I was chatting with a good friend recently and as is usually the inevitable case, our discussion wandered in to politics. “Well,” he quipped, “buck a beer and legal weed. What more can you ask of our politicians?” Funny yes, cynical certainly, but as I later thought about it, also somewhat disturbing. It made me stop and think about how much our political landscape has changed in the last few years and to wonder whether we are better or worse off because of it.
Let’s start with cheap beer and legal weed, although I see them only as symptoms of a larger problem. The buck-a-beer strategy by the newly minted Ford Government in Ontario was little more than political gamesmanship; a signal from the Premier, to his grass roots support, that ‘hey, I have your back.’ It was a populist move and for the audience he intended, a successful one, even though most people knew that except in very rare instances, there is no such thing as beer for only a buck.
The more serious issue is the legalization of marijuana by the Trudeau Government. Now, before someone asks if I have ever smoked pot, the answer is yes….sort of! It happened a long time ago as I sat cross legged on the bare floor of an apartment, not yet furnished, that my friend had just moved into. She handed me a fag and I thought this was a big moment. I took several puffs, choked until it hurt and otherwise didn’t feel a thing. It left a bad taste in my mouth and I never touched it again! The date didn’t turn out so well either.
There is little doubt there was some public support for legalizing marijuana, but one has to wonder what the incentive was for the government to make this a public policy issue that almost overshadowed more important initiatives such as Free Trade and pipelines. Certainly, in recent months it has dominated the news cycle. Again, it seems to have worked. Although my guess is that the vast majority of Canadians have never touched the stuff, there has been a surprisingly small backlash to the legalizing of pot.
It will take some time before we know whether legal weed will have a negative effect on society, with more intoxication, more vehicle accidents and stepped-up drug abuse. But it is difficult to comprehend how this initiative is in the general public interest. There does not seem to be an upside to it, other than to cater to a wave of populism, where people should have whatever they want. It also seems a bit hypocritical to me, that the federal government is going to pardon those previously convicted of smoking weed when it was illegal. Hey guys, I have several convictions for speeding on Highway 11 before the speed limit was increased. Can I get a pardon and more importantly, my money back?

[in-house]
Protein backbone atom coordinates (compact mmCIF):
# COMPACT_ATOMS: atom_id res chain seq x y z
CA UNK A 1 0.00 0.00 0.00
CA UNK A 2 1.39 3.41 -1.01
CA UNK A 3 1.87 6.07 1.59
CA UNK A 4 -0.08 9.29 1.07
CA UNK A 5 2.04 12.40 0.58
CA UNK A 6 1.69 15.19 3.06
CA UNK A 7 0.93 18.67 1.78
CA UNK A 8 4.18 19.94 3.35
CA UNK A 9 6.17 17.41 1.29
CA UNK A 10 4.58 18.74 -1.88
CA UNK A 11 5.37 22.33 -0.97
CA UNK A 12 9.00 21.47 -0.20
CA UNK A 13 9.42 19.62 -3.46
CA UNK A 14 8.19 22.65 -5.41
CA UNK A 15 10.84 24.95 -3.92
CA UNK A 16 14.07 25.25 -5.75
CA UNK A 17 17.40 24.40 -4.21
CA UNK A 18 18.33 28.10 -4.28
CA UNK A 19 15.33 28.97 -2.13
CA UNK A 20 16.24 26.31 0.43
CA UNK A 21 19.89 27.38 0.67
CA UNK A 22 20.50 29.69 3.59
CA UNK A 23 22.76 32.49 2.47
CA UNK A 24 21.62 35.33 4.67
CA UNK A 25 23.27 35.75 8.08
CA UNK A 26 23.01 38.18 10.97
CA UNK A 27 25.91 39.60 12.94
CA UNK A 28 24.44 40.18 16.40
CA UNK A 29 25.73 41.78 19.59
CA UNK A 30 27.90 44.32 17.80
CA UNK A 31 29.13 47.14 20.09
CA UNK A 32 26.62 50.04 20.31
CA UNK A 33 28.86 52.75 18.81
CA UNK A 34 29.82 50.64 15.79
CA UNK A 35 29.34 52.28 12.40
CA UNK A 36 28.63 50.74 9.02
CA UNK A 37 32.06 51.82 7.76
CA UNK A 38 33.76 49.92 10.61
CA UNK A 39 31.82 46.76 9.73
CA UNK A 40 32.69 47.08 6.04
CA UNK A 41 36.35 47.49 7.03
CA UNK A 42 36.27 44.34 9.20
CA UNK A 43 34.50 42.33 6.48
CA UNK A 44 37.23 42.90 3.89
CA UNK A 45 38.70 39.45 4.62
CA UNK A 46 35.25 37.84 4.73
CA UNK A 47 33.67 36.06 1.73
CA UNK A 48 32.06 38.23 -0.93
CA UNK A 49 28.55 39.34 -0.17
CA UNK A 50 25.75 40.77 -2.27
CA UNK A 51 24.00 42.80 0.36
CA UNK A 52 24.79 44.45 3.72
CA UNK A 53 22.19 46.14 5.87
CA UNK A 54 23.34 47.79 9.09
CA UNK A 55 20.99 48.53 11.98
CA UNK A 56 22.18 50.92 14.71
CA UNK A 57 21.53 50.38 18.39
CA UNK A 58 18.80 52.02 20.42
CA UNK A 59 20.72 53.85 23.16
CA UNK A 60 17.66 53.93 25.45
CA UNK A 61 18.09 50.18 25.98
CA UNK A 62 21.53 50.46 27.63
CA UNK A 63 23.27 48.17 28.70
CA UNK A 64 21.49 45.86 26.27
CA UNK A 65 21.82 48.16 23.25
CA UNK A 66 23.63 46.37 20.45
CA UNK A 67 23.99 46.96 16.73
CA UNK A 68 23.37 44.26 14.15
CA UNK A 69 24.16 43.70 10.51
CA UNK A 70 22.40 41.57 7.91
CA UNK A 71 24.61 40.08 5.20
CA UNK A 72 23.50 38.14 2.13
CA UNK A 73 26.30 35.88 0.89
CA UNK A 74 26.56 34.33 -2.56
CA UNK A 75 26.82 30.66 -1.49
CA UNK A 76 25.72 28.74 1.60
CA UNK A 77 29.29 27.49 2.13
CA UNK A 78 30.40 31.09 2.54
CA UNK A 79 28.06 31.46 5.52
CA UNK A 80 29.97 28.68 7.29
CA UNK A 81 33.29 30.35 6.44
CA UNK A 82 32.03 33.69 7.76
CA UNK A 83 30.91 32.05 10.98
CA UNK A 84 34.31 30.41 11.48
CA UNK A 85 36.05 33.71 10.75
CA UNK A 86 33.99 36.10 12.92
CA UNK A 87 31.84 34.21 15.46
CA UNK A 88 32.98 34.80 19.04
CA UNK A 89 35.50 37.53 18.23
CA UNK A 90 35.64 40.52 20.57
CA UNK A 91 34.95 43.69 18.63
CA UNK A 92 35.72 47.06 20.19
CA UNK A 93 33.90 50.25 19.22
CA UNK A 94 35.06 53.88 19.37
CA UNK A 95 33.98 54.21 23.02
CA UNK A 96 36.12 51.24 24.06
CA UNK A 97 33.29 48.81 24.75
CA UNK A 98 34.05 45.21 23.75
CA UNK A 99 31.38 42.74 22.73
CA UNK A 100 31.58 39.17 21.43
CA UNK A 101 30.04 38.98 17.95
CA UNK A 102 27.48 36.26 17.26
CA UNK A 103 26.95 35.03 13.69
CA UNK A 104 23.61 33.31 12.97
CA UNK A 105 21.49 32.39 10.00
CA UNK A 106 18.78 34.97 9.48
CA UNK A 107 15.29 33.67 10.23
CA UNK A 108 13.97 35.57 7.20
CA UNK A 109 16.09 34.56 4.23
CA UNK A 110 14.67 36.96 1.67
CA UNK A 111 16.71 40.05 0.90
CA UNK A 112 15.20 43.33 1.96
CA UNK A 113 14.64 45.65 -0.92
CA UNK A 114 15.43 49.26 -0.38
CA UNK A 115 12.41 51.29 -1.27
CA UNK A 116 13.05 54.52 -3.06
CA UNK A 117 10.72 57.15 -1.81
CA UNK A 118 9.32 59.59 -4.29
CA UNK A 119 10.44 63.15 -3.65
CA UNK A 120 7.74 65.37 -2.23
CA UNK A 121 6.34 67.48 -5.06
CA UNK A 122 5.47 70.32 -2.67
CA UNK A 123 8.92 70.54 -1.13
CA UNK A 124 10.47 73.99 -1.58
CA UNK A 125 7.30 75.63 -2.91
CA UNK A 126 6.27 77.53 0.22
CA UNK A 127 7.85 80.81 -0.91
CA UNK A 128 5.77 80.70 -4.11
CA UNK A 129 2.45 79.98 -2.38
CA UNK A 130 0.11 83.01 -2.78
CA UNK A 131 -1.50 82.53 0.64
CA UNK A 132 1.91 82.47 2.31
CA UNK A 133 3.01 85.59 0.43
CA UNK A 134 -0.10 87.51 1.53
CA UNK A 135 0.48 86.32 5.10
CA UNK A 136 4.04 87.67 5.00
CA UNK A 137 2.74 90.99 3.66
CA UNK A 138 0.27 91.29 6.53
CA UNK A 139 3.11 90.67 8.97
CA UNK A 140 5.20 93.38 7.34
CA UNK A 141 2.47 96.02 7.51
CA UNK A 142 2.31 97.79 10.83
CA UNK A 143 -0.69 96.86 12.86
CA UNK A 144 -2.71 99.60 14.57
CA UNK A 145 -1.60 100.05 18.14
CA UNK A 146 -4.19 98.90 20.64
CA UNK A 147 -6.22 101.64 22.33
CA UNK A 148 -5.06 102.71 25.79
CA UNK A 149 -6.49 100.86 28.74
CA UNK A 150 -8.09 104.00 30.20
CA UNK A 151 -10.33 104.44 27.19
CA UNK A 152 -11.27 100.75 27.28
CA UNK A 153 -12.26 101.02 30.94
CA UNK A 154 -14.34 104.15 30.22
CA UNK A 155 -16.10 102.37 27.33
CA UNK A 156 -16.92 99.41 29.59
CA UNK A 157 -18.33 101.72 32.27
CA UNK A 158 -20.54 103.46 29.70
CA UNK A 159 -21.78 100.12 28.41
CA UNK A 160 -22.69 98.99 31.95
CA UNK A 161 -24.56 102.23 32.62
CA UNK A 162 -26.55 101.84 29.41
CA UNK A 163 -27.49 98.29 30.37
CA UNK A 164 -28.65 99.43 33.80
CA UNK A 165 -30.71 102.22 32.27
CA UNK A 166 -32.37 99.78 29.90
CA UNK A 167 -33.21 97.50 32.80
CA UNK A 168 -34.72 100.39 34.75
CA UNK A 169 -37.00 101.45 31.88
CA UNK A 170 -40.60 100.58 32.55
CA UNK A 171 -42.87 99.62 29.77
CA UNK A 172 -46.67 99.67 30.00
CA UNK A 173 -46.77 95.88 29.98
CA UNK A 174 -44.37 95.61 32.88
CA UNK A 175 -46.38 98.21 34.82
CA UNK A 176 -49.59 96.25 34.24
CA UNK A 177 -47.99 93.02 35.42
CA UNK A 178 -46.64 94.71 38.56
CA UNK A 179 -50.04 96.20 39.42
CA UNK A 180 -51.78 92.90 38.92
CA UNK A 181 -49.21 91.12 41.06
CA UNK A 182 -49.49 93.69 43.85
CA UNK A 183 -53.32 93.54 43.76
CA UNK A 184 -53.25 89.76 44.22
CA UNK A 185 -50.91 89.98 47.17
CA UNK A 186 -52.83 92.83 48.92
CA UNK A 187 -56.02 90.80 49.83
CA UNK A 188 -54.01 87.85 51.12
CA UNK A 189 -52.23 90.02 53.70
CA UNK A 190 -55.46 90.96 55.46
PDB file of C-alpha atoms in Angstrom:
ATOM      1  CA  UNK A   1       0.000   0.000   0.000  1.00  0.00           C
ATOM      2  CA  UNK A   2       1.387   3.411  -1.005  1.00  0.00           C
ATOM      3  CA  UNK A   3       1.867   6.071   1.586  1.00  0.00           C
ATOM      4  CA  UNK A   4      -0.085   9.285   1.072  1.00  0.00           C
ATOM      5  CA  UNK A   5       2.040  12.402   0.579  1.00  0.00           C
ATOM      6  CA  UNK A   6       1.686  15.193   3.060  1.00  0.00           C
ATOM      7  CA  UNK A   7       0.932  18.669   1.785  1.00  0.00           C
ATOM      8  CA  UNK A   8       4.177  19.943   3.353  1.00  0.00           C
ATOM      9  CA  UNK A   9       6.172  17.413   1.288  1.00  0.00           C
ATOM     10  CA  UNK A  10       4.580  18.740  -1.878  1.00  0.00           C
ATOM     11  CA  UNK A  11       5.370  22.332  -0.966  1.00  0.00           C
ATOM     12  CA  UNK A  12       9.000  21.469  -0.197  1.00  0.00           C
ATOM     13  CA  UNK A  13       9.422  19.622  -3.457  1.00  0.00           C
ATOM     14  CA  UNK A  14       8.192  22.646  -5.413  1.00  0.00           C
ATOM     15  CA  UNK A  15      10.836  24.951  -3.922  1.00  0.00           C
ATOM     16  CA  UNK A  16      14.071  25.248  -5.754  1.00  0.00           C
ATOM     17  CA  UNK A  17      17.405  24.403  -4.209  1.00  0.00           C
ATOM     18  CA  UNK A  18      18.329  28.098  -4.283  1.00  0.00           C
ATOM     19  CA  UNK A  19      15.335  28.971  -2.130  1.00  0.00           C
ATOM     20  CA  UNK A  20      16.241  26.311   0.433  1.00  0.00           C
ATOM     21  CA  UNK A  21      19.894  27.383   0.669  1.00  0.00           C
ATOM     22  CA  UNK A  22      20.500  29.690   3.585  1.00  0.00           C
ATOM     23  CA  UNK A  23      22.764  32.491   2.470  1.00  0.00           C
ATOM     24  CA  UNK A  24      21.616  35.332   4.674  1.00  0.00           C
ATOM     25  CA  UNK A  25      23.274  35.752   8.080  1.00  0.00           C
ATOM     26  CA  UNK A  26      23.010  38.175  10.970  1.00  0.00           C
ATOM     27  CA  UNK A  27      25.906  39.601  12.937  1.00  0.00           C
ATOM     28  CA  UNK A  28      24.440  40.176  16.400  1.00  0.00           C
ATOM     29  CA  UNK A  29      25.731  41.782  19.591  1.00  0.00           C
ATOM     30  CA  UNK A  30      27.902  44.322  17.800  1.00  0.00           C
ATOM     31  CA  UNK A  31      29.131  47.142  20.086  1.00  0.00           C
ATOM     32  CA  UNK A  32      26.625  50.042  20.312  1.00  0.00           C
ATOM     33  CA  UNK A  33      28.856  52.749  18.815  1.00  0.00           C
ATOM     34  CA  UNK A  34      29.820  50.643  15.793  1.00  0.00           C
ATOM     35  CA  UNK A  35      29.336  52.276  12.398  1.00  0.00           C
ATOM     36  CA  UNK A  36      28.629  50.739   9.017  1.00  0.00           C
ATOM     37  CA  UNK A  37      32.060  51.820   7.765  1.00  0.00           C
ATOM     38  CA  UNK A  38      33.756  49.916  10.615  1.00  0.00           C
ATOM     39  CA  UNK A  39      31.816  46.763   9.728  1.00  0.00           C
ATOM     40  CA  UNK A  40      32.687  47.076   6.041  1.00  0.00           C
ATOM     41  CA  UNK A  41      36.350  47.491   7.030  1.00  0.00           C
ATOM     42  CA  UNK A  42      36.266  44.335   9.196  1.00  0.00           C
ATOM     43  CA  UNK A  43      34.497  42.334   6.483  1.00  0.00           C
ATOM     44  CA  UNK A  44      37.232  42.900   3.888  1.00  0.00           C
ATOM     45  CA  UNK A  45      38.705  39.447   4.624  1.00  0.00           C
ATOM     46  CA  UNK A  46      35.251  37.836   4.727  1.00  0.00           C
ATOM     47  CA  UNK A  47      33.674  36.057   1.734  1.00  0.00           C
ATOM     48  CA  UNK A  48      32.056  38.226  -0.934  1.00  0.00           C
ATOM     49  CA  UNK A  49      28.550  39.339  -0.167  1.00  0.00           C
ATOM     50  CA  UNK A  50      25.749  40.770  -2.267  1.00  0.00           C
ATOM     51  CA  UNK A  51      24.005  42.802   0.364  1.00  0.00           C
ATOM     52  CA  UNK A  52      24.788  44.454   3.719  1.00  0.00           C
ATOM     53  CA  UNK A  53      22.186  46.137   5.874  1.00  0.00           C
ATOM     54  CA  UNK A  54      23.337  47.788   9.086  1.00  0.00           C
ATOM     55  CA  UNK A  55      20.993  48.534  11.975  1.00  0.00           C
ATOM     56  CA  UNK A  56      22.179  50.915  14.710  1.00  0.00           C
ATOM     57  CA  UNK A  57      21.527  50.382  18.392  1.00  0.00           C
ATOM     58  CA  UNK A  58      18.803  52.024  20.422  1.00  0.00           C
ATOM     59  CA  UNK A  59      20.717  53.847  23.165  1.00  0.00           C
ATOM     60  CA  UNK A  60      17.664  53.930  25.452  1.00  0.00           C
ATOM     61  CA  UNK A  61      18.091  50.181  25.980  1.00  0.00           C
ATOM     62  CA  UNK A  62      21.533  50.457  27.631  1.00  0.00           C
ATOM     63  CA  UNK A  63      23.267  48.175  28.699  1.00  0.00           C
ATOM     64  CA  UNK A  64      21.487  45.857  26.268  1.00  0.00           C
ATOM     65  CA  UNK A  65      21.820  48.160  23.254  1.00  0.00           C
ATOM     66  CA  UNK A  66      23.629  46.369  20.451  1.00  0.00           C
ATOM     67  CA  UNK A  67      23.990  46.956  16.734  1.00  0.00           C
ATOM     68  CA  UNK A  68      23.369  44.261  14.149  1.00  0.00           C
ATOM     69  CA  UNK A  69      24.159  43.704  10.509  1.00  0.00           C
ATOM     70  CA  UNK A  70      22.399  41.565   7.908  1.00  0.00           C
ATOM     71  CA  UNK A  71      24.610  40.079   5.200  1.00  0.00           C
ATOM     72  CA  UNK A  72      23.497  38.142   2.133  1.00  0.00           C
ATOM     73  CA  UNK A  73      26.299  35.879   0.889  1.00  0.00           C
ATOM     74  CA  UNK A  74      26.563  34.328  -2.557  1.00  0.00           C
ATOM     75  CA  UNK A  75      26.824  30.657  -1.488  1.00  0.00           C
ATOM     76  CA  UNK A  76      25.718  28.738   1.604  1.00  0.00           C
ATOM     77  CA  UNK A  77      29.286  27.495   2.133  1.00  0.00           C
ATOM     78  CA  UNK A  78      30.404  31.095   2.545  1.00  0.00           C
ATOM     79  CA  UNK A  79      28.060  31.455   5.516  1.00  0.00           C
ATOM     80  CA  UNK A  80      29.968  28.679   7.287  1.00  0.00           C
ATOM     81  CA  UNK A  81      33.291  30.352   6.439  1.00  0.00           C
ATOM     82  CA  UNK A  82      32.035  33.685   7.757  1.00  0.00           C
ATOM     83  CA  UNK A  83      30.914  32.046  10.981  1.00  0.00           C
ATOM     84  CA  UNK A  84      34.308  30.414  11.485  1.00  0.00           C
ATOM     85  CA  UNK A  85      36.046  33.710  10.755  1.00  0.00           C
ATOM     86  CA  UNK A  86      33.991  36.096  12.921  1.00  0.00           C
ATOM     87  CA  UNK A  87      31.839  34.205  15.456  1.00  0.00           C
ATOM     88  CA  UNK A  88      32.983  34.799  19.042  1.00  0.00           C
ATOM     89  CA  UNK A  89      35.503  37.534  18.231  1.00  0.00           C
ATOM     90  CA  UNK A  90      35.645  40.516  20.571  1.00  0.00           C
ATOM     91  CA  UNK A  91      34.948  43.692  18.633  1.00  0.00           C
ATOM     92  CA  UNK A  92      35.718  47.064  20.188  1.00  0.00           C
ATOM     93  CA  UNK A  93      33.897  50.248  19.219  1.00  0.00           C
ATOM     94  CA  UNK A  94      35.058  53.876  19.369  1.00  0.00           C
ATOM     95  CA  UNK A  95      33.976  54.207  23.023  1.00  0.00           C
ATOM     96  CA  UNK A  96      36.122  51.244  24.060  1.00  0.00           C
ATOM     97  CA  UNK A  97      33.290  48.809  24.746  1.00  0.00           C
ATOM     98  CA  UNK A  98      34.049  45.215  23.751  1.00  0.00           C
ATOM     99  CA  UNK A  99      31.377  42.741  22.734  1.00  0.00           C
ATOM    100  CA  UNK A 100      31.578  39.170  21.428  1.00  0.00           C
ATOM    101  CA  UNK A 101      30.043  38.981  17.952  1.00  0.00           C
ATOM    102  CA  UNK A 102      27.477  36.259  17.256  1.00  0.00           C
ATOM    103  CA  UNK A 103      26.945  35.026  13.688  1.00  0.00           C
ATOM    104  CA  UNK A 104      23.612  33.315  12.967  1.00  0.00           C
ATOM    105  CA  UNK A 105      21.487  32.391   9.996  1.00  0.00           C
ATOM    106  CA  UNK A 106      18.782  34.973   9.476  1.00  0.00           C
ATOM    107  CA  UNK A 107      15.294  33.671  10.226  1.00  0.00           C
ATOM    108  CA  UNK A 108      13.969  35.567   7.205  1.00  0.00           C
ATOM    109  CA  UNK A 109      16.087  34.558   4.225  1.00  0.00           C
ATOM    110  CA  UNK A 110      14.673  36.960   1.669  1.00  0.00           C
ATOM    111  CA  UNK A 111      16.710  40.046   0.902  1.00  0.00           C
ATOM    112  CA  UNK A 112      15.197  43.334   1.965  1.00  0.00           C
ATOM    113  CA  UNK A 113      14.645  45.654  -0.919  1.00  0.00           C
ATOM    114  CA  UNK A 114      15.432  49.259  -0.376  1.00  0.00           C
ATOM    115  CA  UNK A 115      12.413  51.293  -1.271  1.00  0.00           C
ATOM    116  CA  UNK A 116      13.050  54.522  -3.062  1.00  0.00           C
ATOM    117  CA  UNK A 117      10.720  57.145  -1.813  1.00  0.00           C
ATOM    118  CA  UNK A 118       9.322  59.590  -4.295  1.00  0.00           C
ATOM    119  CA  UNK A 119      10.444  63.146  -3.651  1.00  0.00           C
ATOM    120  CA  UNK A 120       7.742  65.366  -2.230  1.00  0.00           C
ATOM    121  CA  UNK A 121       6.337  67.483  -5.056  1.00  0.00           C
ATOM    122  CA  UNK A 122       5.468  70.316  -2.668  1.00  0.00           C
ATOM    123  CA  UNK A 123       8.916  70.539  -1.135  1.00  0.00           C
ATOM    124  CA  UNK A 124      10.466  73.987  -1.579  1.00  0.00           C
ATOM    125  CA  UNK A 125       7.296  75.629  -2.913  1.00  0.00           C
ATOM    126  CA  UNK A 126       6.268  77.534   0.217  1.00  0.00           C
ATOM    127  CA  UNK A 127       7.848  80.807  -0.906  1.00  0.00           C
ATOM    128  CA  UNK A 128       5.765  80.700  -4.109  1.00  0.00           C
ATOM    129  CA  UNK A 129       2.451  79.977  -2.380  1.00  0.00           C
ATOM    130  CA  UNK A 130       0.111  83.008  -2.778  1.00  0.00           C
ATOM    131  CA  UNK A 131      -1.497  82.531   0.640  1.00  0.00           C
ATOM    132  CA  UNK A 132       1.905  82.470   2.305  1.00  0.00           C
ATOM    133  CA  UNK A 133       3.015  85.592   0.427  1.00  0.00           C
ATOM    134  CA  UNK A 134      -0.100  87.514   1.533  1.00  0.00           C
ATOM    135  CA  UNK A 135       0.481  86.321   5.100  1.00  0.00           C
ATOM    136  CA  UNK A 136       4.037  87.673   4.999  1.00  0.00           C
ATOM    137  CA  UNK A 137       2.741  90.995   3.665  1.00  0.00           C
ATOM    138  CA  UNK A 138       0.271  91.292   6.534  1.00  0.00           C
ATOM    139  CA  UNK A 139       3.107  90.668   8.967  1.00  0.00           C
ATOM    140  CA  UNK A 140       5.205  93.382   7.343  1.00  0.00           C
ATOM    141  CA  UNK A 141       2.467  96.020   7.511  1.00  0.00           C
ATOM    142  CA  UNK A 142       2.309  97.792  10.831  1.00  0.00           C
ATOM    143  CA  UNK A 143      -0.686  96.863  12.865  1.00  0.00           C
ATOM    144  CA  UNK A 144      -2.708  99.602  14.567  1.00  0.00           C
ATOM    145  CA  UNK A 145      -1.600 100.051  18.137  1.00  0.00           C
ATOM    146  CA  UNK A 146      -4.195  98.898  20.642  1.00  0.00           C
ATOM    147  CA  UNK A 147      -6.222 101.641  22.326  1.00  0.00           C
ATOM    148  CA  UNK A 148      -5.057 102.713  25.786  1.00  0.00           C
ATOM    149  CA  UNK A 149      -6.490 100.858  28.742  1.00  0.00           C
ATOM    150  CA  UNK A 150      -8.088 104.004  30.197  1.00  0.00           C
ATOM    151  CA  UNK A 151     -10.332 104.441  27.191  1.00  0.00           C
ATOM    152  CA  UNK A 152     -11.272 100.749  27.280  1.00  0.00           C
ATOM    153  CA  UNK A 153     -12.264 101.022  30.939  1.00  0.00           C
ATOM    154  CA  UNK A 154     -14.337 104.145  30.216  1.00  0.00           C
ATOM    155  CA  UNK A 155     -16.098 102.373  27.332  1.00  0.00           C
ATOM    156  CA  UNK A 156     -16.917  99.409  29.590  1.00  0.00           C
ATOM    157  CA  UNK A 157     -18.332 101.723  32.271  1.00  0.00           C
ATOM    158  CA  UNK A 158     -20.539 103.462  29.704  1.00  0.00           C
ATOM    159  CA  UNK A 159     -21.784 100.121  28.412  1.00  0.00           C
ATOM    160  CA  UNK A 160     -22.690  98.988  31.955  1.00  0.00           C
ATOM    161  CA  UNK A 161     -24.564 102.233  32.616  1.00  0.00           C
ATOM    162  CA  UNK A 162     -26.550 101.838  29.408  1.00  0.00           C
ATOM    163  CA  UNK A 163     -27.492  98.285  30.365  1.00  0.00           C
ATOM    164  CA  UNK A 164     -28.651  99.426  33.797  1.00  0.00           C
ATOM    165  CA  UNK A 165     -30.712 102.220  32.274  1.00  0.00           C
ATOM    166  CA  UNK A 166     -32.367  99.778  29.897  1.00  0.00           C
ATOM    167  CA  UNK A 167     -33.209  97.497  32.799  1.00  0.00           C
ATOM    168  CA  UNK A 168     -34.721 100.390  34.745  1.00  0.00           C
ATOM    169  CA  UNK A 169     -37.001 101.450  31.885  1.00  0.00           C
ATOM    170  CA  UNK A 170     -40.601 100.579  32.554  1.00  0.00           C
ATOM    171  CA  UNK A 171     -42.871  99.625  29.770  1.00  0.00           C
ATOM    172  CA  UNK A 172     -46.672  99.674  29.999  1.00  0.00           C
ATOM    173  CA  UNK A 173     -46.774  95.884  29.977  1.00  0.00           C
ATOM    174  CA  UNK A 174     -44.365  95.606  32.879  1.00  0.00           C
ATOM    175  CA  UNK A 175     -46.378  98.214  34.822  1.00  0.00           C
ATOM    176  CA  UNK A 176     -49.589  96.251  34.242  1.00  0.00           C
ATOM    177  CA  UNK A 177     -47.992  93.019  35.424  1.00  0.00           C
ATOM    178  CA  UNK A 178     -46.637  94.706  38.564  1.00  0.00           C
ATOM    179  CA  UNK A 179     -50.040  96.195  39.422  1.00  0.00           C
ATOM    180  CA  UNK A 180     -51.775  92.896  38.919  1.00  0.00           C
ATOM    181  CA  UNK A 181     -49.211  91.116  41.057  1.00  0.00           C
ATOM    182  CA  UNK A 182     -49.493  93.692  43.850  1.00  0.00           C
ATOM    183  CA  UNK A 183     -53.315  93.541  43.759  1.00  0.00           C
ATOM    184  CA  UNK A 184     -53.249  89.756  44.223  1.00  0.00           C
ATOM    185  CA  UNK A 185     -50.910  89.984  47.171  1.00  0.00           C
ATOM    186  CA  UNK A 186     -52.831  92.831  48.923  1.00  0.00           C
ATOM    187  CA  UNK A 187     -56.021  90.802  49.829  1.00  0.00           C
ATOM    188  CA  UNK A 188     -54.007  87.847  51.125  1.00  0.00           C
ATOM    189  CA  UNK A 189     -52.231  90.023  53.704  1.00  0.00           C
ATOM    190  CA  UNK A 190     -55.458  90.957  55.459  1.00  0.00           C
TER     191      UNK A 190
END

Less than a decade ago it would have been hard to imagine that diluting the price of alcohol or legalizing Marijuana would be top of mind for any government agenda. It would also have been hard to imagine the political culture that seems so prevalent today, where populism, giving people whatever they want, trumps informed and respectful debate on matters of national and provincial importance.
As well, civility in politics has now been replaced with acrimony and divisionism. The bottom line for many politicians these days appears to be the advancement of any cause that appeals to their particular core supporters and damn the consequences and to hell with everyone else. The result is that no one really speaks to each other any more. There is no cooperation and no collaboration between people and political parties with different views. Consequently, there is no way in which to find a middle ground on many important public policy issues and much too often, this leads to bad legislation or total dysfunction.
While surfing the internet today, I ran across this quote from Henry Yates. Now I have no idea who he is, but I like what he said. “People have always had differences of opinion What happens lately is that people have stopped intelligent, productive debates. Instead we shout and we shut each other down.”
In my view it is high time to once again, have intelligent, productive and civil debates on important, life-altering issues facing Canada. They are sadly lacking in today’s political environment. Cheap beer and legal weed may satisfy some of the masses but they do not measure up to sound or enlightened governance. We desperately need more of that.
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